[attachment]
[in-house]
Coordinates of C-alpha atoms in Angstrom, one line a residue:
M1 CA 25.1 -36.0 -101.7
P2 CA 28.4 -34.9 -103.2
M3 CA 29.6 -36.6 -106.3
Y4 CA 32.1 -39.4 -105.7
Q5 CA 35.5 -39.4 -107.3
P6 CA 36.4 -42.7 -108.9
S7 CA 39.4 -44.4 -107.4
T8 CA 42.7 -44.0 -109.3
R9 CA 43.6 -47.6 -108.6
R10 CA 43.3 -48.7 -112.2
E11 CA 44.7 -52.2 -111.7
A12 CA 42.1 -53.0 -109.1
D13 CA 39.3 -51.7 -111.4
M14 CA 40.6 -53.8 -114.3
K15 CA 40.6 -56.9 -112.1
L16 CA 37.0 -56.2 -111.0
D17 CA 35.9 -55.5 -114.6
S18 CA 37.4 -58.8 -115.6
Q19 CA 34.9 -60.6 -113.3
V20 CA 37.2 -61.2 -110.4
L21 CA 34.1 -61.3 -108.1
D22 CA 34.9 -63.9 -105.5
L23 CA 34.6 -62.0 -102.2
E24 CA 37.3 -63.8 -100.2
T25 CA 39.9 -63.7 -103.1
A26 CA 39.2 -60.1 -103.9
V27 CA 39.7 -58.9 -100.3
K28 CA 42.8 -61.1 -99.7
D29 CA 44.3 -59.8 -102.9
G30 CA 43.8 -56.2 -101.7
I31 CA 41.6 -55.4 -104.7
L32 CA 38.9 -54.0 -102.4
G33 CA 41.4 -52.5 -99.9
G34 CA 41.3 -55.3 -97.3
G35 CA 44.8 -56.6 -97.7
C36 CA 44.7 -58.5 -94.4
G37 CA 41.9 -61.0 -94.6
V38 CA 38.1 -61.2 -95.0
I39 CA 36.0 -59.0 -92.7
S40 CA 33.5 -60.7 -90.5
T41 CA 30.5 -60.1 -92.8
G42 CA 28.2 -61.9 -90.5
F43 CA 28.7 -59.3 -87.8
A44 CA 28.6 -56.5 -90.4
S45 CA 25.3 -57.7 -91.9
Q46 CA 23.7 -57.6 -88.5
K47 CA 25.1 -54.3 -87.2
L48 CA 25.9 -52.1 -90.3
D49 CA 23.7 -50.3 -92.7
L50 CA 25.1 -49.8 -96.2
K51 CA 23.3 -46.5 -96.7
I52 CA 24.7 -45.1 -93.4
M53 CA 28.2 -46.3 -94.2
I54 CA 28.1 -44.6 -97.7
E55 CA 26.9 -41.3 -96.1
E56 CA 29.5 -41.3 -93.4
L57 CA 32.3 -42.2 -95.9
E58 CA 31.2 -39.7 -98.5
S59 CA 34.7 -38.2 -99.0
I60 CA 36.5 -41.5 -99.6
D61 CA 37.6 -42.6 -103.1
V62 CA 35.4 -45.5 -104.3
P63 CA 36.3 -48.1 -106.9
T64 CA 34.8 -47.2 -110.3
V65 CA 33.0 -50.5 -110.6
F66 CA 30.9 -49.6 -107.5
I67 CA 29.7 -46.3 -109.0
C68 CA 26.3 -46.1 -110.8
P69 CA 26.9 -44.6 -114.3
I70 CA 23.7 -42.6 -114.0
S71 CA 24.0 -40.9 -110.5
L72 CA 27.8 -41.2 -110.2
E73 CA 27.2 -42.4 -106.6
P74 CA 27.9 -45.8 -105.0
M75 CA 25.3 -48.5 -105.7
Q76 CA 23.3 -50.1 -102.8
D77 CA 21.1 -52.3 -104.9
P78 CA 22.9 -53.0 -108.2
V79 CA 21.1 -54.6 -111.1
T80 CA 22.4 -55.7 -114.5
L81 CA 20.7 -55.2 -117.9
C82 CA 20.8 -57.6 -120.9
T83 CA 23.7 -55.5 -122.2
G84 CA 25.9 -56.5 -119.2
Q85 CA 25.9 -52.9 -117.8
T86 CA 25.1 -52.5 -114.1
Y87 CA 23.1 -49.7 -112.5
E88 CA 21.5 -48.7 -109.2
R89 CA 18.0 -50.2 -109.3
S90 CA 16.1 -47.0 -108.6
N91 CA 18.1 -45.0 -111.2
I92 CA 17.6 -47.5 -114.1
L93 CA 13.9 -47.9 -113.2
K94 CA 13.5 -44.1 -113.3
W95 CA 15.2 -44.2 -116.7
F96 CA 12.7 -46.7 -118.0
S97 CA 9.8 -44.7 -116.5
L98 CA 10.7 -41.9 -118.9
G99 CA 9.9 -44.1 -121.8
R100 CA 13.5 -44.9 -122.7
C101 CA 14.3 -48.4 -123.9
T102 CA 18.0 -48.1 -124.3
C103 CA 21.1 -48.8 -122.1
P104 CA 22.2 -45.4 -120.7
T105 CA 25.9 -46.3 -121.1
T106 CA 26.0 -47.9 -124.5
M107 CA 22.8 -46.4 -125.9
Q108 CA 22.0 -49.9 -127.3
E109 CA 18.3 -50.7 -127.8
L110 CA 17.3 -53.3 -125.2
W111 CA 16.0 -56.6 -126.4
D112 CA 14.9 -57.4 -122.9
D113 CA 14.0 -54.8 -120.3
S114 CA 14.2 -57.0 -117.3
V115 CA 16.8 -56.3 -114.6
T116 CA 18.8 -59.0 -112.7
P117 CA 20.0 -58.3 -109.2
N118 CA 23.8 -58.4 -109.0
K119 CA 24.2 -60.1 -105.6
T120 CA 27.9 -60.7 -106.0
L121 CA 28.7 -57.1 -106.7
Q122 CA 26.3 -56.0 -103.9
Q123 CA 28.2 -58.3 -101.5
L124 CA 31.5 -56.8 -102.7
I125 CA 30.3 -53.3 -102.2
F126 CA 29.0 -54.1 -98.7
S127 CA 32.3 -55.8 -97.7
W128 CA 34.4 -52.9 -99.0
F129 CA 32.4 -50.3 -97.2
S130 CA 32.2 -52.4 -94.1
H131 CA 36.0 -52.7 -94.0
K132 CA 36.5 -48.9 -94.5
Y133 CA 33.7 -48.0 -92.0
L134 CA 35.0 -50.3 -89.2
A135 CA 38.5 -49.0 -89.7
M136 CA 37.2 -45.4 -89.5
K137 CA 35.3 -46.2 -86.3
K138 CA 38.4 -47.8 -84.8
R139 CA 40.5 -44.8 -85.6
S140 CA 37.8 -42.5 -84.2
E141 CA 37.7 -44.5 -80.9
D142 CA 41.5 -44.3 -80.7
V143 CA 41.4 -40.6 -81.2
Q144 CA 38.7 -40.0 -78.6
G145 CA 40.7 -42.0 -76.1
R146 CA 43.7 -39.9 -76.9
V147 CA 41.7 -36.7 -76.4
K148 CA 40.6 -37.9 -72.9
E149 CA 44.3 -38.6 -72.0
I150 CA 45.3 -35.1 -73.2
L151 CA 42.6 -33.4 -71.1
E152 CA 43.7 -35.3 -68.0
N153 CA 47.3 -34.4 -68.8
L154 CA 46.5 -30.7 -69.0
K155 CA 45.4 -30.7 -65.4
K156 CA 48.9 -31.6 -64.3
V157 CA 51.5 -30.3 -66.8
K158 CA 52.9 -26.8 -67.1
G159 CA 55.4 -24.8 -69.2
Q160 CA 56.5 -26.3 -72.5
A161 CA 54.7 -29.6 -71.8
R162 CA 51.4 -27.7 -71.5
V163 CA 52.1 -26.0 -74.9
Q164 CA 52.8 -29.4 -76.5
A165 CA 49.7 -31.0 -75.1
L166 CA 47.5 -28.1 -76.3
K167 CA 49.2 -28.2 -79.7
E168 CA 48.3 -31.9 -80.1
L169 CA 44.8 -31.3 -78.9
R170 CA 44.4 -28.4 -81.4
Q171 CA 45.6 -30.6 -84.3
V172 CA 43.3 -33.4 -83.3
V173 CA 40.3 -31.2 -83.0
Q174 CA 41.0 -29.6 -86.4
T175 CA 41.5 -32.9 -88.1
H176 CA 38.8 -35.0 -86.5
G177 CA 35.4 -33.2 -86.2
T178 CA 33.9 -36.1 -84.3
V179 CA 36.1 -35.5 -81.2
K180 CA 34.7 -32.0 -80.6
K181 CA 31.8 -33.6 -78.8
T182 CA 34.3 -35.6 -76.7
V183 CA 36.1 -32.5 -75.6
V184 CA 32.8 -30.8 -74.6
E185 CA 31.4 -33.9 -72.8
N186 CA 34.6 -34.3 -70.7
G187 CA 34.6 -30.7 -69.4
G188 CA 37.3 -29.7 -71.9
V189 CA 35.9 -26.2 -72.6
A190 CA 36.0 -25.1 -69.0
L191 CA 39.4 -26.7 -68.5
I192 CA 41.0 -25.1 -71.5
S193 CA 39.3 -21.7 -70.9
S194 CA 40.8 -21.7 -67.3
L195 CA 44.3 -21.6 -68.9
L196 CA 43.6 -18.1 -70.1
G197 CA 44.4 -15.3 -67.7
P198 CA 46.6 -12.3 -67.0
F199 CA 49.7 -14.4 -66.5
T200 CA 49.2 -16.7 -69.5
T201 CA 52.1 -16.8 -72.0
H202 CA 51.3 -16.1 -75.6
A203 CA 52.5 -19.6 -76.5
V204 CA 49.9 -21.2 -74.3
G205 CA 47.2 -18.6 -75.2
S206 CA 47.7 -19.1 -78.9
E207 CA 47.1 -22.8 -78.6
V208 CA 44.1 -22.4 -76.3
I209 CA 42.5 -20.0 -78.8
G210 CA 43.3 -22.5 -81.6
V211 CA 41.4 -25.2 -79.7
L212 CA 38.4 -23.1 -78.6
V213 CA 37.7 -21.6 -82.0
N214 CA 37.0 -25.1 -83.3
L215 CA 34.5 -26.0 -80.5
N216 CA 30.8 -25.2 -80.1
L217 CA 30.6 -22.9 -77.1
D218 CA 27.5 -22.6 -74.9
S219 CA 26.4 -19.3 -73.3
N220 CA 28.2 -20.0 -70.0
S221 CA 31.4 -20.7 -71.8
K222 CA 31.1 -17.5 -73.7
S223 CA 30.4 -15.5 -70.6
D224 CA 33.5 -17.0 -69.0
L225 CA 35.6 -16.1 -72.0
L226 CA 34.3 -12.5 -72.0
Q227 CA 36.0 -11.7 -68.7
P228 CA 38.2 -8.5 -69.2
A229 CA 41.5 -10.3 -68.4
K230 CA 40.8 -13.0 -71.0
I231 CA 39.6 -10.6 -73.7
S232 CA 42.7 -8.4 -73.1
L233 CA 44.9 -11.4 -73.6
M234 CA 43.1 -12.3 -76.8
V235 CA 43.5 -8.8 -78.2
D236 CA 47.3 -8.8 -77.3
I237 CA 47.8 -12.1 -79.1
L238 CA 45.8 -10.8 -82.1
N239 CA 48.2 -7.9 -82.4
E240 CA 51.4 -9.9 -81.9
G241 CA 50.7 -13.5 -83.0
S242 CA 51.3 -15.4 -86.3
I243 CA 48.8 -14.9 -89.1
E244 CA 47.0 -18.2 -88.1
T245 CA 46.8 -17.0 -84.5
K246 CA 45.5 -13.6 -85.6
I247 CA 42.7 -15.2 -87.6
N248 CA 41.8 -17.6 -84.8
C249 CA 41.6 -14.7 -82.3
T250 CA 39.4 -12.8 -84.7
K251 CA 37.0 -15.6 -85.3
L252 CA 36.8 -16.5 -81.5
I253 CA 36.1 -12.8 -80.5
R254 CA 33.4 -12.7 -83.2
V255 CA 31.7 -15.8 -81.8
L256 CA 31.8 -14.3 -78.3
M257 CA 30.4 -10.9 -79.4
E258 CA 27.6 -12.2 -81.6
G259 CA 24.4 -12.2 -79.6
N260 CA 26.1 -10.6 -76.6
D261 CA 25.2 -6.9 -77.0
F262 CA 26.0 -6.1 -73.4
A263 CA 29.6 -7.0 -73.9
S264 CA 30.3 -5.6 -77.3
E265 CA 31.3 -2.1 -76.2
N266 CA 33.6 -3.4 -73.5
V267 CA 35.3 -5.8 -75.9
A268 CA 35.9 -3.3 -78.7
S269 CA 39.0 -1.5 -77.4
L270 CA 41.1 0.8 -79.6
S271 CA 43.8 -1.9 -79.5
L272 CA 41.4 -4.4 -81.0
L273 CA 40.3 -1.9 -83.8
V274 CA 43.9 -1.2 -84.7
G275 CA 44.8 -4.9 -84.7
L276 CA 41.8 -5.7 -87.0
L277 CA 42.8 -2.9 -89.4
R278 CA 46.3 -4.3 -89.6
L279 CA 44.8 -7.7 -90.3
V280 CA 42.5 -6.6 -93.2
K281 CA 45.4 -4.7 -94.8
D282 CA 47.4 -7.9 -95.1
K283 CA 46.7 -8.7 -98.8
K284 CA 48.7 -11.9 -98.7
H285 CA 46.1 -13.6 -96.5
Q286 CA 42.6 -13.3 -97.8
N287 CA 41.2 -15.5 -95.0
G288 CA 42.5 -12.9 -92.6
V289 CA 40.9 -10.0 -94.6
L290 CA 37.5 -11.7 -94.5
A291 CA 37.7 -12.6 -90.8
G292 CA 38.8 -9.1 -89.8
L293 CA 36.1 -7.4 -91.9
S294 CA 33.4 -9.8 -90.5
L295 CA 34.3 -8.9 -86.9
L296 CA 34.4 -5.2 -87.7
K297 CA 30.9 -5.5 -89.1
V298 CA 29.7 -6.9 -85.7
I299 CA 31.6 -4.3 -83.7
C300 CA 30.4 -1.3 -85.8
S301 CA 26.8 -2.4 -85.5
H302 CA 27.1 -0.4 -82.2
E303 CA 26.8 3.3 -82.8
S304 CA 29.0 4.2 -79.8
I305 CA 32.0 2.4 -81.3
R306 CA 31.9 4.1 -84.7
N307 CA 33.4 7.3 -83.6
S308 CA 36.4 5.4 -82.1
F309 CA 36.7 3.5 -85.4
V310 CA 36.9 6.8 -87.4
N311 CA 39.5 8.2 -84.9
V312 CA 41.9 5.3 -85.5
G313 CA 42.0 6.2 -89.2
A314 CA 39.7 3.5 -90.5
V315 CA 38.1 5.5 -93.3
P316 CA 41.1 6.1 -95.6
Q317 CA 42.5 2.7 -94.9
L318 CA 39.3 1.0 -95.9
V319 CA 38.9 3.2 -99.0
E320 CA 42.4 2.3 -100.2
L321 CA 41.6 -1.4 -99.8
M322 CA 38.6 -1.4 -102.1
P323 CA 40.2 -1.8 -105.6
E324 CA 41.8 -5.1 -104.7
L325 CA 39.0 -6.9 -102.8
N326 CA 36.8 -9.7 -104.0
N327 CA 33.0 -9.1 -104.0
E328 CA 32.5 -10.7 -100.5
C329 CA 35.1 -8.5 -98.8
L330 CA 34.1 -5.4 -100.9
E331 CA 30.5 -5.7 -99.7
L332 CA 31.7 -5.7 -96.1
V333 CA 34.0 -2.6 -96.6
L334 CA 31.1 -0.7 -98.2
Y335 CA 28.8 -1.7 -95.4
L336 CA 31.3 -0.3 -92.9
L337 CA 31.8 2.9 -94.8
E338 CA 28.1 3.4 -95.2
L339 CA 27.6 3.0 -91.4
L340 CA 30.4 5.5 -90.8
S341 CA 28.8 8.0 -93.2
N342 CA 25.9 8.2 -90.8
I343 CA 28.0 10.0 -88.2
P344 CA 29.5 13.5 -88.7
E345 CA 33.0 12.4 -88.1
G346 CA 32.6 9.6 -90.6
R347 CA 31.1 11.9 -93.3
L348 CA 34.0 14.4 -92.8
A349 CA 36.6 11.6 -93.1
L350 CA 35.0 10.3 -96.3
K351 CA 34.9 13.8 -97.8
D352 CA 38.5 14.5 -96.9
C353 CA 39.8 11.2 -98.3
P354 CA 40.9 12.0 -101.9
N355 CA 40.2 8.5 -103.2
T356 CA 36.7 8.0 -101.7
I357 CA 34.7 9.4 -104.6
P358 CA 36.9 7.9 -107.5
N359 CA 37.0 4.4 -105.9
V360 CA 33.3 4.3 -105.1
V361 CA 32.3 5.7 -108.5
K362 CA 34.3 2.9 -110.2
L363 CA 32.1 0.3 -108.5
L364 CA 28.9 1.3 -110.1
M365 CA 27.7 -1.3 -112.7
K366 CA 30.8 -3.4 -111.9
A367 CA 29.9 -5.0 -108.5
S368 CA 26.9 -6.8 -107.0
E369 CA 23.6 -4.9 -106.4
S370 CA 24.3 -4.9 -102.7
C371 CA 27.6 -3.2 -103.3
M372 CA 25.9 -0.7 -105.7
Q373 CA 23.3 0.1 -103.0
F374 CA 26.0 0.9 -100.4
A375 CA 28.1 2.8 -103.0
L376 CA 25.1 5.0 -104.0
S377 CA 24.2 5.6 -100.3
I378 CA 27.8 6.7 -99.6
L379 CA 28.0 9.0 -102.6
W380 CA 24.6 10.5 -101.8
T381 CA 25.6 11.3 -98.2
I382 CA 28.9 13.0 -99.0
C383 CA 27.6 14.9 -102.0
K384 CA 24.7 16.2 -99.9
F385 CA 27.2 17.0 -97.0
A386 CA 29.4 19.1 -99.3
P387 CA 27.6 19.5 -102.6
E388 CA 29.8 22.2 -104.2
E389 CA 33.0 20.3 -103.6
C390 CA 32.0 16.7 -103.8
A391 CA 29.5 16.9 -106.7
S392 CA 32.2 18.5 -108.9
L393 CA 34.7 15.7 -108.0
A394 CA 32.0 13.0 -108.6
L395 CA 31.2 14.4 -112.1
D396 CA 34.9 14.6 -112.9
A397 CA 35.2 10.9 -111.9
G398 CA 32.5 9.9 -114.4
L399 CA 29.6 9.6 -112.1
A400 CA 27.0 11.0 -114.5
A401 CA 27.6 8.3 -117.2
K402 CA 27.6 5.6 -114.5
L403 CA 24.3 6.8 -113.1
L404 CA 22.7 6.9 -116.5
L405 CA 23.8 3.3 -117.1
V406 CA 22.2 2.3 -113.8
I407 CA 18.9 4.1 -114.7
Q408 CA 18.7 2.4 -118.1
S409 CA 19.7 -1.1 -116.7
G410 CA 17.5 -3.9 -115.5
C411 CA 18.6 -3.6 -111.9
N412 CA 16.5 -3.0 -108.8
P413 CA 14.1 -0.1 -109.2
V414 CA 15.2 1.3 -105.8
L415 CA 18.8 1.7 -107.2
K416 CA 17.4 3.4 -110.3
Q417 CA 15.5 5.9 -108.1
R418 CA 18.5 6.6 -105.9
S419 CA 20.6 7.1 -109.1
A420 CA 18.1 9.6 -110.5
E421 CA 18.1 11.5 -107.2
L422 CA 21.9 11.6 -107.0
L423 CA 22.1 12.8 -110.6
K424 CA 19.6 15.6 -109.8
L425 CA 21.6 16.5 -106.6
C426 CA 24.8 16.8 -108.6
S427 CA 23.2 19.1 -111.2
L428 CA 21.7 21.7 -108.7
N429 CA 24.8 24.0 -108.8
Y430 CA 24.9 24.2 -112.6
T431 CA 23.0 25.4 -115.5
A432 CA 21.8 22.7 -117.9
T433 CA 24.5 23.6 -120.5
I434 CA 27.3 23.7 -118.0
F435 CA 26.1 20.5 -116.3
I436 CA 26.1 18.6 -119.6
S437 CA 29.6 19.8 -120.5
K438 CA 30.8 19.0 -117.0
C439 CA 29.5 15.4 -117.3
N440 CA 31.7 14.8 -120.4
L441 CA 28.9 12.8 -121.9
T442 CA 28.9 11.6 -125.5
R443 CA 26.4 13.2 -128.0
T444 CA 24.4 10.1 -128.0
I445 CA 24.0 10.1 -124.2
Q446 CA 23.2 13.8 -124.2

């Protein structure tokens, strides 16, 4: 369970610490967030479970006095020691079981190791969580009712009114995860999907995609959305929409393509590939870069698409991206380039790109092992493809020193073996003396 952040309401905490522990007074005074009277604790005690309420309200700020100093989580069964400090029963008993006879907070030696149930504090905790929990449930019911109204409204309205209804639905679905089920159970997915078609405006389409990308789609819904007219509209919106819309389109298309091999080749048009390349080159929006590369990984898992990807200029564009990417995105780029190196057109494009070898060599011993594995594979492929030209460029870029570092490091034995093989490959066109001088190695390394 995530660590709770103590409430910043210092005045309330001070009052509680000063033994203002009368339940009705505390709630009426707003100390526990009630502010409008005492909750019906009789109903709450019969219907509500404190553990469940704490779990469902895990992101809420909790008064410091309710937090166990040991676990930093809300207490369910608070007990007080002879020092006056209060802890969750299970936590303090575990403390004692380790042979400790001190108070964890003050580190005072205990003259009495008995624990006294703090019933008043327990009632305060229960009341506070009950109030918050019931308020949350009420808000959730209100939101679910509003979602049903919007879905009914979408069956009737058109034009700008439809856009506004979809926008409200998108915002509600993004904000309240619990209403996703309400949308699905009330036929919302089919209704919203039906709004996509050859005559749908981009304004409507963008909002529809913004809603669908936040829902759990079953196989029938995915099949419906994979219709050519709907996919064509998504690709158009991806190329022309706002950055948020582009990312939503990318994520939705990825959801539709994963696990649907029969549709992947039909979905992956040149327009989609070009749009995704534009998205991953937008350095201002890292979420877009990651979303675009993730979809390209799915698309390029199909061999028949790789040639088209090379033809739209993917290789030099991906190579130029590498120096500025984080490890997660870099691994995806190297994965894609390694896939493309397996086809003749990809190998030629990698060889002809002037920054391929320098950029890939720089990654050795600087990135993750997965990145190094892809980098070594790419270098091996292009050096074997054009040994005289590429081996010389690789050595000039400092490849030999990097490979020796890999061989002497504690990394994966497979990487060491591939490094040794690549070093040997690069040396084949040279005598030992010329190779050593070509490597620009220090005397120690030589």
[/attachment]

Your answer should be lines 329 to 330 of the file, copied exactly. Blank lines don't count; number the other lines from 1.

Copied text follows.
N327 CA 33.0 -9.1 -104.0
E328 CA 32.5 -10.7 -100.5